Although Angelopoulos was able to develop his cinematic technique, the content and story line of his films degenerated in line with his own growing political disillusionment and disorientation. Along with his recurring themes—war, exile, alienation—Angelopoulos increasingly featured disenchanted left-wing political activists and/or artists of his films in the 1980’s and 90’s (The Beekeeper 1986, Ulysses’ Gaze 1995, Eternity and a Day 1998).

In Ulysses’ Gaze, the filmmaker depicts what he regards to be the end of socialism in one scene where a barge transports a huge broken statue of Lenin along the Danube on its way into the possession of a rich German businessman. (The image obviously had some fascination for filmmakers. A similar scene takes place in a film by Yugoslav director Dusan Makavejev, Gorilla Bathes at Noon, and reoccurs in the recent German box office hit Good Bye Lenin.)

In an interview given in 1985, Angelopoulos expressed his disillusionment with left-wing politics and preference for a turn toward inner values: “There is always a political interpretation to everything, but one should not overdo it.... Since the normalisation [in Greece] set in, we are looking for new approaches, and I have the feeling we are coming to a kind of existentialism.... The world is a chessboard on which man is just another pawn and his chance of an impact on the proceedings, negligible.”

A few years later, in another interview following the collapse of Stalinism, his view of the world (like his films) was even gloomier: “History is now silent. And we are trying to find answers by digging into ourselves, for it is terribly difficult to live in silence.”

When asked in 1997 about the tendency towards pessimism in his films, Angelopoulos responded in post-modernist manner with a statement, which amounts to a declaration of personal intellectual bankruptcy: “The battle is always the battle of the self, the self against everything that is unusual, unjust and incalculable. The individual must always fight against everything in this life, because there is the illusion that there is a meaning, a goal. But there is no meaning, no usefulness. The battle is life itself. I no longer deal with politics, with generalisations. I have stopped understanding them.”

Politics and social problems, which continually feature in his later films, are only a side-show for what he regards as the only genuine human concerns, the inevitability of death and the lack of any profound meaning to human existence. Eternity and a Day is a rumination on death, featuring Bruno Ganz as a terminally ill writer who undertakes a journey to find answers to vast imponderable questions. At the end of The Beekeeper the main character—a disillusioned leftist played by Marcello Mastroianni—lies down on the ground in order to be consumed by his bees. All of this morbidity is rather shallow and contrived, in fact, the line of least resistance.

Political events are also dealt with in The Weeping Meadow (2004). We witness a Communist leader addressing a trade union rally that is broken up by police. In another scene, left-wingers defy the police to spontaneously assemble to play music and dance. Such events, however, bear only tangential relation to the development of the story or characters. They are merely links connecting Angelopoulos’ set pieces in which he presides over the action and his figures as a dispassionate chess master. In the final analysis, his storylines are hackneyed and predictable—i.e., typically the world-weary, left-wing poet who has to decide whether he wants to go living or not.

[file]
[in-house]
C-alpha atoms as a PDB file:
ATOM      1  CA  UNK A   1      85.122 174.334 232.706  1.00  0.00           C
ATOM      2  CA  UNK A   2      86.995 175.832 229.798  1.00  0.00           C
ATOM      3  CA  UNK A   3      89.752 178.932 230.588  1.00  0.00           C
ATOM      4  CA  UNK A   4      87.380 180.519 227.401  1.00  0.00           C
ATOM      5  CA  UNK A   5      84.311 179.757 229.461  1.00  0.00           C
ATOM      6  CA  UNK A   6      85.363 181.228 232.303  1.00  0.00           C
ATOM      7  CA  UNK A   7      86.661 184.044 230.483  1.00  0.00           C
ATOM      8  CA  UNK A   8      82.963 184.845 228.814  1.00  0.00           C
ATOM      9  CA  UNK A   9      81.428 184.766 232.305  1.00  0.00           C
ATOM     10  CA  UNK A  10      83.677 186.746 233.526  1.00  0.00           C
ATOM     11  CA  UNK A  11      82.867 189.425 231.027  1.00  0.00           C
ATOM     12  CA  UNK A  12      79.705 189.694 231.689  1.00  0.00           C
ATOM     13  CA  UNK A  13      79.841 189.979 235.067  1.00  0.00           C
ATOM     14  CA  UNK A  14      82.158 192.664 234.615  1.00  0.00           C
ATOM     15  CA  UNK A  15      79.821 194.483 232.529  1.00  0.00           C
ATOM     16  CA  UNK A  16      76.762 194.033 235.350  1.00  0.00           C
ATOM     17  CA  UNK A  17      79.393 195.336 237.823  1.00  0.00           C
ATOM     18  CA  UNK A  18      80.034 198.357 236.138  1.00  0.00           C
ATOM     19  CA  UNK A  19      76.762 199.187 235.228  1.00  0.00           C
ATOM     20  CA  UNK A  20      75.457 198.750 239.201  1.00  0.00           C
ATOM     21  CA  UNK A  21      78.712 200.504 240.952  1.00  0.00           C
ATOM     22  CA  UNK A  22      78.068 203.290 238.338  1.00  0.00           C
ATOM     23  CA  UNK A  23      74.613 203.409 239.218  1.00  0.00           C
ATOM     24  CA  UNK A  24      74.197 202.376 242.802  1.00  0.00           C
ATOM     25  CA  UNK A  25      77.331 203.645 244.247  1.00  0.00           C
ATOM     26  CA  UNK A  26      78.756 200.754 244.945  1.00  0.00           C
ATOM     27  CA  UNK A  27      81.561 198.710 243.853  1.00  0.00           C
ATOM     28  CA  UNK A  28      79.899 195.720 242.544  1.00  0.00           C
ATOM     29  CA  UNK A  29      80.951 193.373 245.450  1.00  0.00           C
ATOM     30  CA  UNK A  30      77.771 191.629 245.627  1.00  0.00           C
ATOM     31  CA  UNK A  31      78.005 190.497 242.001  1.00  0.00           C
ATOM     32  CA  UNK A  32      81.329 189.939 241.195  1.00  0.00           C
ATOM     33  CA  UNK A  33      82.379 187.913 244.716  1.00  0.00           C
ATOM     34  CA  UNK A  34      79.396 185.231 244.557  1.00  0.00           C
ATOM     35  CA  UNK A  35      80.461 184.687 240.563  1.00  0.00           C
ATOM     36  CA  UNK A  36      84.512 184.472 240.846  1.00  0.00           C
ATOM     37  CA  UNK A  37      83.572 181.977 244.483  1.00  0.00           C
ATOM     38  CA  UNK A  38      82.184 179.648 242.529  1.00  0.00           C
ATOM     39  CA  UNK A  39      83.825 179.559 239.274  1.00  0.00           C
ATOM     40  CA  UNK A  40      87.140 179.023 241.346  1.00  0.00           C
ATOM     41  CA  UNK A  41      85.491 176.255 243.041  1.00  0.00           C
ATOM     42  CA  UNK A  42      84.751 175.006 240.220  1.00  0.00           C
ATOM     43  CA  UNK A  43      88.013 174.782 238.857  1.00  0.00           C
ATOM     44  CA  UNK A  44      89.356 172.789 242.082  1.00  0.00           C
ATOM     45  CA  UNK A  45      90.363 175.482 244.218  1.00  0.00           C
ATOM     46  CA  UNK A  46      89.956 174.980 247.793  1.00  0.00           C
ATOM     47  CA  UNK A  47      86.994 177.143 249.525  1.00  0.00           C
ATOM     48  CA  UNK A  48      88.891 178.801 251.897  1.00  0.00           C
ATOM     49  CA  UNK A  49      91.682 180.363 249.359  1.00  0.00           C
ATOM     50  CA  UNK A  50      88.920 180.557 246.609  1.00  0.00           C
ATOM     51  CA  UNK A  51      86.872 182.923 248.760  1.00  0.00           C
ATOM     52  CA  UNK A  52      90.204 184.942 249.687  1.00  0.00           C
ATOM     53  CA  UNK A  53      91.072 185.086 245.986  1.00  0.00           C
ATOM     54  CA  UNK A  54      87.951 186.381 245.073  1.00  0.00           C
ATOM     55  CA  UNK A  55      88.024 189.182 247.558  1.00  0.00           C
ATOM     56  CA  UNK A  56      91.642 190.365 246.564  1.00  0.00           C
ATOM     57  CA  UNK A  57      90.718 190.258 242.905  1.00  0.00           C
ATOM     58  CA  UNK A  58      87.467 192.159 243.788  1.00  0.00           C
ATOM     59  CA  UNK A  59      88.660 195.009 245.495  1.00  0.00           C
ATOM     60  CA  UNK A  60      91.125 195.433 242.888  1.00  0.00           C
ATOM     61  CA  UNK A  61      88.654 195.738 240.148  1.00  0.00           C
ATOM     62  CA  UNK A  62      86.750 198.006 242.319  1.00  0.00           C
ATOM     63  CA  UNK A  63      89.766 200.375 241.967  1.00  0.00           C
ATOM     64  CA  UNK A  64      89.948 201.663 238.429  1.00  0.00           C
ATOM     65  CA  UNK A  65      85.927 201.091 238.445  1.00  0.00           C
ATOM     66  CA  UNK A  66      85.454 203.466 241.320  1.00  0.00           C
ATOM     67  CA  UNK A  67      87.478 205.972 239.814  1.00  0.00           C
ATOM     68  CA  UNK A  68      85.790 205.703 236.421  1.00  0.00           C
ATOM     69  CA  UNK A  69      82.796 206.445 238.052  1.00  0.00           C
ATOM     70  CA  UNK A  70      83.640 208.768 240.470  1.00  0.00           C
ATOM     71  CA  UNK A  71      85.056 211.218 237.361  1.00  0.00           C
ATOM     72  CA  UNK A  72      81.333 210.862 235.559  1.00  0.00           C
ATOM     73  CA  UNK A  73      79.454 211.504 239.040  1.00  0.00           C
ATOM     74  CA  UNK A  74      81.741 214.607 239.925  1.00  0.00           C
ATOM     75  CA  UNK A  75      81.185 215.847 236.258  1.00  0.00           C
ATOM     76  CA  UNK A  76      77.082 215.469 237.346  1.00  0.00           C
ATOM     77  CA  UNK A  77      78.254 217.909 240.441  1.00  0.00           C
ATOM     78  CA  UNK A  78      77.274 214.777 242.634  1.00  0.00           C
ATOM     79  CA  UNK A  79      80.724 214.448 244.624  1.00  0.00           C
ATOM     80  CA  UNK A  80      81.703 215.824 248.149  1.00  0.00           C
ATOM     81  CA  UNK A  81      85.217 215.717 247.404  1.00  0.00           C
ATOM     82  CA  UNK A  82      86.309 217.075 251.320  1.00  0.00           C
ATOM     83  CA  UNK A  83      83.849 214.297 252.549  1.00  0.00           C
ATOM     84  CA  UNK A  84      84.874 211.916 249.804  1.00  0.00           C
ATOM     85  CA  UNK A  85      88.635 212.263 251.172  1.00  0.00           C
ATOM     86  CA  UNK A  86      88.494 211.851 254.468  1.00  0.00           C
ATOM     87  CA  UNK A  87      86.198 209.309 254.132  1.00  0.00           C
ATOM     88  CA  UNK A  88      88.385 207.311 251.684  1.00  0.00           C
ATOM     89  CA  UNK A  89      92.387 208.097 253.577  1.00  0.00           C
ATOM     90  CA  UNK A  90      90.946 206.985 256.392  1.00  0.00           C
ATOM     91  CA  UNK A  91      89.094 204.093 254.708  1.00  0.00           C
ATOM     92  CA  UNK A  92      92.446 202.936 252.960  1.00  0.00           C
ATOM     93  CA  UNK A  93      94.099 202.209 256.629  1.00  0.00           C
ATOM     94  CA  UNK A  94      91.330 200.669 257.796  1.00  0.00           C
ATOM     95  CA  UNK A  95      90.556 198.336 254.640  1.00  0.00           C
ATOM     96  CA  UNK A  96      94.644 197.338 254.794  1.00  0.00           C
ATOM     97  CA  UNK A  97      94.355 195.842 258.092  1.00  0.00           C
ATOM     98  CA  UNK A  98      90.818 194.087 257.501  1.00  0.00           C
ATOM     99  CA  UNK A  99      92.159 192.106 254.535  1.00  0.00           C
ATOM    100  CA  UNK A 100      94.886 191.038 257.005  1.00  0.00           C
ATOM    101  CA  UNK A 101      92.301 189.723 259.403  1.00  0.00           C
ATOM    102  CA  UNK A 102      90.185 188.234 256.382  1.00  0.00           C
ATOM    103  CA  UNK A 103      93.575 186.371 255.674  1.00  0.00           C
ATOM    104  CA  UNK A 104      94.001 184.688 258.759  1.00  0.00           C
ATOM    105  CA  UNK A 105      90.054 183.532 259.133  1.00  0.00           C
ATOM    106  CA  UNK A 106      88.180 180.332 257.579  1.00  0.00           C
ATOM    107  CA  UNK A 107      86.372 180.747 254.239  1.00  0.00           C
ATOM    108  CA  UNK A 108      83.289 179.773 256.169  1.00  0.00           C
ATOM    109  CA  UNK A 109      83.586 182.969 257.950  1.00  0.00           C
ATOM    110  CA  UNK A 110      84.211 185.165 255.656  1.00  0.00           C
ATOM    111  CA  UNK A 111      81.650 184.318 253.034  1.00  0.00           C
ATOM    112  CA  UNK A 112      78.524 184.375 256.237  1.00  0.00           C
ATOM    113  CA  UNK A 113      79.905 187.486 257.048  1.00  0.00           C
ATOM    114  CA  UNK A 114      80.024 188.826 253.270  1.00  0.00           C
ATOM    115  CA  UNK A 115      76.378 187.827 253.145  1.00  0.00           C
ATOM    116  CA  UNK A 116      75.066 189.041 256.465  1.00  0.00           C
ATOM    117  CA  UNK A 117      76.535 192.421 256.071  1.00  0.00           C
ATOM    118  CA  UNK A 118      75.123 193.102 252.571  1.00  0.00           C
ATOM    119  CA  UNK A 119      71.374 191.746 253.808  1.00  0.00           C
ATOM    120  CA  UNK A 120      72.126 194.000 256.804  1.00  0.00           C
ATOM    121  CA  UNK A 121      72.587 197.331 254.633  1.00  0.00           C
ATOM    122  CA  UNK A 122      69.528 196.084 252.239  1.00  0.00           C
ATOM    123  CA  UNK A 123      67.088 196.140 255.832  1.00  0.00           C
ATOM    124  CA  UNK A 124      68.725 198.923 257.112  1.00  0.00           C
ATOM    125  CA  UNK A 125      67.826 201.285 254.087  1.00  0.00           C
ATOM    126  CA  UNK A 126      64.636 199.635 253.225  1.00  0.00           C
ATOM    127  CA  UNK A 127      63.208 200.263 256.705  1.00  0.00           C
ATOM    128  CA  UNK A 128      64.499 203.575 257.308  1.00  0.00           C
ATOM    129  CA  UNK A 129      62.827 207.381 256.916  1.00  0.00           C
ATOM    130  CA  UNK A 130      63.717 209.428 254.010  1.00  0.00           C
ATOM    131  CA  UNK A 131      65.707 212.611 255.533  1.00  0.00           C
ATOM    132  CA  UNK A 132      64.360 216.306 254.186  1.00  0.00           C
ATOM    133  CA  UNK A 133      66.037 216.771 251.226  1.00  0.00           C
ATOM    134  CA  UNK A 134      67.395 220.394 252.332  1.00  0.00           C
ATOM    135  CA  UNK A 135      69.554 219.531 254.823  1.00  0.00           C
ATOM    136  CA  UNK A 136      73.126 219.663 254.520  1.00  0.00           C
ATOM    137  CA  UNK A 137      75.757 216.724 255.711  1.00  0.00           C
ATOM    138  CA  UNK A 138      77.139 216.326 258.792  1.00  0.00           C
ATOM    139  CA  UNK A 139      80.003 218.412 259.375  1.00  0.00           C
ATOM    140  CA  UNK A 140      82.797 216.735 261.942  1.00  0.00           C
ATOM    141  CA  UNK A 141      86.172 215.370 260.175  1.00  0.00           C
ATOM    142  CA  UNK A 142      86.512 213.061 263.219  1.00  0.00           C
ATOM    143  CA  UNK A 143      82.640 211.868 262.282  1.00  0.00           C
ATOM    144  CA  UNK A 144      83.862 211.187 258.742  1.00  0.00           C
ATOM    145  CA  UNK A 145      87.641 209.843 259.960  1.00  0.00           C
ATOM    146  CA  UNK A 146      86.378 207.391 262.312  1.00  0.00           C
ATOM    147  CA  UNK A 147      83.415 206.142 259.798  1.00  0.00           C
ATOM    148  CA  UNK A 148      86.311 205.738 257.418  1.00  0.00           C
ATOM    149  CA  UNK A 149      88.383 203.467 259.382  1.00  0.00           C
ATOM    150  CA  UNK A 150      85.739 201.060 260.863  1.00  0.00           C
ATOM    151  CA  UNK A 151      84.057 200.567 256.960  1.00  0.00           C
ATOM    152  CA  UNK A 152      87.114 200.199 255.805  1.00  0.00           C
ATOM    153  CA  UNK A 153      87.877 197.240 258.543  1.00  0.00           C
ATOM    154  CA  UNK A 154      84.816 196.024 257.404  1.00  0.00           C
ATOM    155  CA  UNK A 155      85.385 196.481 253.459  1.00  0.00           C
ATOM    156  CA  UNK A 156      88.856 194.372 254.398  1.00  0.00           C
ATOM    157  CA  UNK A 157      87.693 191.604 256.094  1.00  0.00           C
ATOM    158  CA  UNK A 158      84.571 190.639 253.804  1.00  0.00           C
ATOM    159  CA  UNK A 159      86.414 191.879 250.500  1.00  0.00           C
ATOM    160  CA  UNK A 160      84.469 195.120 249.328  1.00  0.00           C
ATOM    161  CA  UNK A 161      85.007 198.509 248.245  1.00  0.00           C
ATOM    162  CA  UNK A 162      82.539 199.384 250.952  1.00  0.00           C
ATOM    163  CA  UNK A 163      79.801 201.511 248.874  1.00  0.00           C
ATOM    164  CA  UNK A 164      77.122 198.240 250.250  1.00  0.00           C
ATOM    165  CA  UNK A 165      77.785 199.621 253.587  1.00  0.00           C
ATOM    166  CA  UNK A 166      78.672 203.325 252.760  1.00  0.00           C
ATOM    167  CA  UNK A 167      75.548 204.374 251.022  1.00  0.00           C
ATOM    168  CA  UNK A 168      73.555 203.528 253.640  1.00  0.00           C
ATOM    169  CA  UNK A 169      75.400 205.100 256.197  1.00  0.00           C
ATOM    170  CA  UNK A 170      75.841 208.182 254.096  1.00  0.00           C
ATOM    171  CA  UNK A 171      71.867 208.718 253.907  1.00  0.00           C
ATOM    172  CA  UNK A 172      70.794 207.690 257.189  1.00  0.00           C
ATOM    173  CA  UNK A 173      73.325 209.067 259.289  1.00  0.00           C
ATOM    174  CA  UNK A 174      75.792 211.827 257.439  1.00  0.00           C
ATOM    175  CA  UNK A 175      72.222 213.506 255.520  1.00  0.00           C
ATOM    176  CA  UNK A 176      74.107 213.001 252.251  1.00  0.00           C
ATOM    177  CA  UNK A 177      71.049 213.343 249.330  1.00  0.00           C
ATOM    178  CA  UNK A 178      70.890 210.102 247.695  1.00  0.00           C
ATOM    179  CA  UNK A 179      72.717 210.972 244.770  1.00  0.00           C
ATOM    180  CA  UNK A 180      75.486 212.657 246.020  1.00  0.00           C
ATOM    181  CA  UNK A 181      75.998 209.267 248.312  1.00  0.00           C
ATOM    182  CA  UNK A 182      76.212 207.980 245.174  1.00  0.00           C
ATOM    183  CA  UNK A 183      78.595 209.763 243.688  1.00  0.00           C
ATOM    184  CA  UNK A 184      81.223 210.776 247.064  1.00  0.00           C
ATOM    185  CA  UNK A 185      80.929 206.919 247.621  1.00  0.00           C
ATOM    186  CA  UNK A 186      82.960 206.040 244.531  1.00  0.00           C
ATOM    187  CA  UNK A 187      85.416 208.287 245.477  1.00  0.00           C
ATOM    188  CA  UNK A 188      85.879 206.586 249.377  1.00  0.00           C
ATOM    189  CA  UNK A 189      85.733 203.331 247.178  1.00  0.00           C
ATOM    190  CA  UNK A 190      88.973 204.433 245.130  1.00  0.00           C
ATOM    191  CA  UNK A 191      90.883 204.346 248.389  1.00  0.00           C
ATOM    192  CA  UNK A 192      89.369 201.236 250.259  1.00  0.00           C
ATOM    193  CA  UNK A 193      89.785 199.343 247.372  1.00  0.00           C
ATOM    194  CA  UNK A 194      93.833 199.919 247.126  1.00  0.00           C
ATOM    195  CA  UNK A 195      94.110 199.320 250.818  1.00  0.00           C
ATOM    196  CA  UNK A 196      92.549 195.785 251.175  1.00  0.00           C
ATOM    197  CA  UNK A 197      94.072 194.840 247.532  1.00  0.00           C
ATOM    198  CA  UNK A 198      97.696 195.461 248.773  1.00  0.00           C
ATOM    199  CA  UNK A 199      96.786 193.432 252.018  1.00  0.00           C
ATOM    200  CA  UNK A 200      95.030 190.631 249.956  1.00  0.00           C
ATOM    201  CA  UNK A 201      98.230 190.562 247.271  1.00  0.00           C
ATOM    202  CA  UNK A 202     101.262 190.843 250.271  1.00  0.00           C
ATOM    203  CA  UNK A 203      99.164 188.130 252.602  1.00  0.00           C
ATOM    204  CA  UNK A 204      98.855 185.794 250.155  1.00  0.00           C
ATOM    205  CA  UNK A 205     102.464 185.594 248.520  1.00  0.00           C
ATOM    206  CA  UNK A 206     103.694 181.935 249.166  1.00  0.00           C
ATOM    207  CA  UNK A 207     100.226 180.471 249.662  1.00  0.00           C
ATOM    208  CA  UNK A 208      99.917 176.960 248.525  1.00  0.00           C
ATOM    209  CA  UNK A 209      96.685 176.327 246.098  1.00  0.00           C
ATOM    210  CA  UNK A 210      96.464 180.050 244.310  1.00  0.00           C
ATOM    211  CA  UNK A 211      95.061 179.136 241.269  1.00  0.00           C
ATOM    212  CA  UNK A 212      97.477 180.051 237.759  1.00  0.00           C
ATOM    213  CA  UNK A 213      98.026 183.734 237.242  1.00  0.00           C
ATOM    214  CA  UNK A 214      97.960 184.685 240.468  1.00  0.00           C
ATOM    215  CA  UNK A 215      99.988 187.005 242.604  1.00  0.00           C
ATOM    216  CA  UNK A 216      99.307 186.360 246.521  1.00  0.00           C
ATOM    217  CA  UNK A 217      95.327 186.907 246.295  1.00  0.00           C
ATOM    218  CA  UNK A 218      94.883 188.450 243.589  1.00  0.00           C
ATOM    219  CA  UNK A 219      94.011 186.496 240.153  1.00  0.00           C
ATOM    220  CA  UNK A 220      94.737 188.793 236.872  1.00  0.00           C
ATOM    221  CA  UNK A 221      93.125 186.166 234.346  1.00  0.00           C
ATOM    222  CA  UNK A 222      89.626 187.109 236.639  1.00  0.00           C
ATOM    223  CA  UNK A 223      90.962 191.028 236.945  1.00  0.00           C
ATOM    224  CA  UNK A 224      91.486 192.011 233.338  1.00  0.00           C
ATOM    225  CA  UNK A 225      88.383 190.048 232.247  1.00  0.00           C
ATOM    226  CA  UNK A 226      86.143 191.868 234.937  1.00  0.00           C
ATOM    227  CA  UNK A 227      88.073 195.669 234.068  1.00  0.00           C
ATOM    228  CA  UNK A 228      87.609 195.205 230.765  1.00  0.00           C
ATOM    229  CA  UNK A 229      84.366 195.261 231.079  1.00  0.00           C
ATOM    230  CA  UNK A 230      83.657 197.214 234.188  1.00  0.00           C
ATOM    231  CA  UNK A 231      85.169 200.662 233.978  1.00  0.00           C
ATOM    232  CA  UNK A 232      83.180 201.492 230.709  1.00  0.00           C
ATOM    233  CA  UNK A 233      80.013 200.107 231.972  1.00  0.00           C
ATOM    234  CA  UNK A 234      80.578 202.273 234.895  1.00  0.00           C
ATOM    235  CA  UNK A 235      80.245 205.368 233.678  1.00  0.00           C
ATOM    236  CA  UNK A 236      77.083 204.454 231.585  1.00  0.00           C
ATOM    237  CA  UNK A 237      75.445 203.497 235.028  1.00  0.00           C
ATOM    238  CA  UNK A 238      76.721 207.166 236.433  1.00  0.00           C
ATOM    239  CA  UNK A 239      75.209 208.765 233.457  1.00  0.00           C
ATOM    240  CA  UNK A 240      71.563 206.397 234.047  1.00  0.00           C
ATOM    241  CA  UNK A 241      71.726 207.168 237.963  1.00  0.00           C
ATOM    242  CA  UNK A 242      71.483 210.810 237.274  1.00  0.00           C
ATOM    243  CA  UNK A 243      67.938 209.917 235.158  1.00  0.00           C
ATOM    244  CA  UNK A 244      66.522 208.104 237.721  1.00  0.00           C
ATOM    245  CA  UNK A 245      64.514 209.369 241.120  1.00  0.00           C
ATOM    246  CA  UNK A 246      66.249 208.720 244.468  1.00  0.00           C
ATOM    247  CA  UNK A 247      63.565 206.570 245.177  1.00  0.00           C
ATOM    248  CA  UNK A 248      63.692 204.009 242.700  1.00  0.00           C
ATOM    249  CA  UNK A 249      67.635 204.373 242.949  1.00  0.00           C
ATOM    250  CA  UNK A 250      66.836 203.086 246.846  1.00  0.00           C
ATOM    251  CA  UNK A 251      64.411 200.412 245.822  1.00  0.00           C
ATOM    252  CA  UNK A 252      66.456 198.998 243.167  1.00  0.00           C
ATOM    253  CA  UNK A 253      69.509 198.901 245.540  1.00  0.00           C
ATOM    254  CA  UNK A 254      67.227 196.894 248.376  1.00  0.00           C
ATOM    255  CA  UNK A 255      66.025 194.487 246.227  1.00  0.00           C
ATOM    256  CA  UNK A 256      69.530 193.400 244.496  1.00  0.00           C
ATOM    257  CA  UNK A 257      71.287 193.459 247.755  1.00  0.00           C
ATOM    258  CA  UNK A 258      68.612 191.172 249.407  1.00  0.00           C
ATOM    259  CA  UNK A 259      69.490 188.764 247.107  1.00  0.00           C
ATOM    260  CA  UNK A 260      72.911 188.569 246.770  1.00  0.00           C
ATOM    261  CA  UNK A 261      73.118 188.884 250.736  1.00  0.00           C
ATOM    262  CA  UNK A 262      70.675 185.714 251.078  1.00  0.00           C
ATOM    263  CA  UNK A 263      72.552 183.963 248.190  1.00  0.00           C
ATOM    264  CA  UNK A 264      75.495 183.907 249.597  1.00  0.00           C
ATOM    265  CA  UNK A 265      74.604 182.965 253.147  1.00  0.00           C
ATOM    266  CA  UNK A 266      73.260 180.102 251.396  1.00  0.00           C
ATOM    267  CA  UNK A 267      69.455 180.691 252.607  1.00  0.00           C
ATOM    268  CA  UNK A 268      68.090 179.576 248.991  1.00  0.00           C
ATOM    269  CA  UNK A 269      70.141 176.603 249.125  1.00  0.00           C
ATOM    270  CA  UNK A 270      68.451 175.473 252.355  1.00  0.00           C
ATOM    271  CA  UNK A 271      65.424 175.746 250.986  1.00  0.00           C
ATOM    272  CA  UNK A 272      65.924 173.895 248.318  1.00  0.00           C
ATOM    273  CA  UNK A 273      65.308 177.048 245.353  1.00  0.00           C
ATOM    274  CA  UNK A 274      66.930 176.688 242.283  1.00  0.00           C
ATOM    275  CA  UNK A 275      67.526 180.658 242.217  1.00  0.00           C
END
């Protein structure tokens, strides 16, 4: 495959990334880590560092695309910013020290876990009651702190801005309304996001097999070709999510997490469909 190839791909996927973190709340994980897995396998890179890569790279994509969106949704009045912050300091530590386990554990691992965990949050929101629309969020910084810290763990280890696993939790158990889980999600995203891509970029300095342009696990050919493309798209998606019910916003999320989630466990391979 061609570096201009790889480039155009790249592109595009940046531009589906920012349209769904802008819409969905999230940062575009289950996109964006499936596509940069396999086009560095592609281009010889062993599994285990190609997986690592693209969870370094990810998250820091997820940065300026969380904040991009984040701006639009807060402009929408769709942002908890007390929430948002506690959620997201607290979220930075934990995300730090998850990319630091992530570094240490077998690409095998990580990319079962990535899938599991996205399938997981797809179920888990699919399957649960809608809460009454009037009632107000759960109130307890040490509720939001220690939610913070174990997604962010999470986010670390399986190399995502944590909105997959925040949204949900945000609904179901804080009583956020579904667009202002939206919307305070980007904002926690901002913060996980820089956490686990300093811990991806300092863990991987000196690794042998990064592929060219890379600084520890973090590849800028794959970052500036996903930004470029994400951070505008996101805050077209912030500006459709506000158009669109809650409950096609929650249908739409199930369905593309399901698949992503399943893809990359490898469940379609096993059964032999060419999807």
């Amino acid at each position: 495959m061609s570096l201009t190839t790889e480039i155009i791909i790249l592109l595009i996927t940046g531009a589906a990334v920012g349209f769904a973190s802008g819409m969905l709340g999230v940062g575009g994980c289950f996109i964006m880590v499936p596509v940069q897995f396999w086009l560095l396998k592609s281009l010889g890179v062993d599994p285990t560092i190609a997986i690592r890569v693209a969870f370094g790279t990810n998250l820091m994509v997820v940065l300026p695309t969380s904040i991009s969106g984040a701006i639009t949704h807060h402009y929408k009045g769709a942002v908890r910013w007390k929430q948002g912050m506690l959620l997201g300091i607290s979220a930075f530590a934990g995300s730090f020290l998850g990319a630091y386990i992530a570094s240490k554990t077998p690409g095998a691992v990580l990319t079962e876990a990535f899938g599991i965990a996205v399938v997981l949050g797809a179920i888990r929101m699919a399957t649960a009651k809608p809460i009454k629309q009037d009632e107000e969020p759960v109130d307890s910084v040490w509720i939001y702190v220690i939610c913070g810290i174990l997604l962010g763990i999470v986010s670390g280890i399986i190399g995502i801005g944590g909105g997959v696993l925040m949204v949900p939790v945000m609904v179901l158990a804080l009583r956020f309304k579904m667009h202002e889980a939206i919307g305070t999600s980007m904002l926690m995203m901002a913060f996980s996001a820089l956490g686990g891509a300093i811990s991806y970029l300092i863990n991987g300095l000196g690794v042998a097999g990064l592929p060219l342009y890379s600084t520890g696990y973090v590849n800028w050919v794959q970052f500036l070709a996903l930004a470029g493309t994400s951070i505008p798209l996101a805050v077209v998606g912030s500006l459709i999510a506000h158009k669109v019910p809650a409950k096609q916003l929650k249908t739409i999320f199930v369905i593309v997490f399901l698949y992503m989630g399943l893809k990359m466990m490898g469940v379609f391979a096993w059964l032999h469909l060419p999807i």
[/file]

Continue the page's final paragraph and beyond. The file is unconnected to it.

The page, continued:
The Dust of Time (2009) travels the globe, spans virtually half of the 20th century and features snapshots of major historical episodes of the century, e.g., Nazi concentration camps, the death of Stalin, and the fall of the Berlin Wall. In line with Angelopoulos’ own outlook, however, such events are merely part of a recurring historical cycle, the decorative and topical backdrop for Angelopoulos’ main concern: the crisis of creativity experienced by an American film director (played by William Defoe) as he prepares for his new film.

Many of Angelopoulos’ films of the last two decades recall the atmosphere of resignation, decay and gloom that characterised the later work, in emigration, of Russian filmmaker Andrei Tarkovsky. (In 1983 the two men met in Rome and spent most of their time arguing over the roots of the word “nostalgia.”)

Under conditions where social conflicts and major historical issues have returned with a vengeance, with Greece once again at the eye of an economic and political storm, Angelopoulos’ unwavering focus on personal destiny and tragedy floating free from any sort of social and historical anchor appeared increasingly complacent and self-indulgent.

In many respects, Angelopoulos expressed the artistic and political crisis of a generation of left intellectuals who tragically failed to come to grips with the traumas of the past century, especially the significance of the rise of Stalinism, and the extraordinary social and intellectual challenges of the new.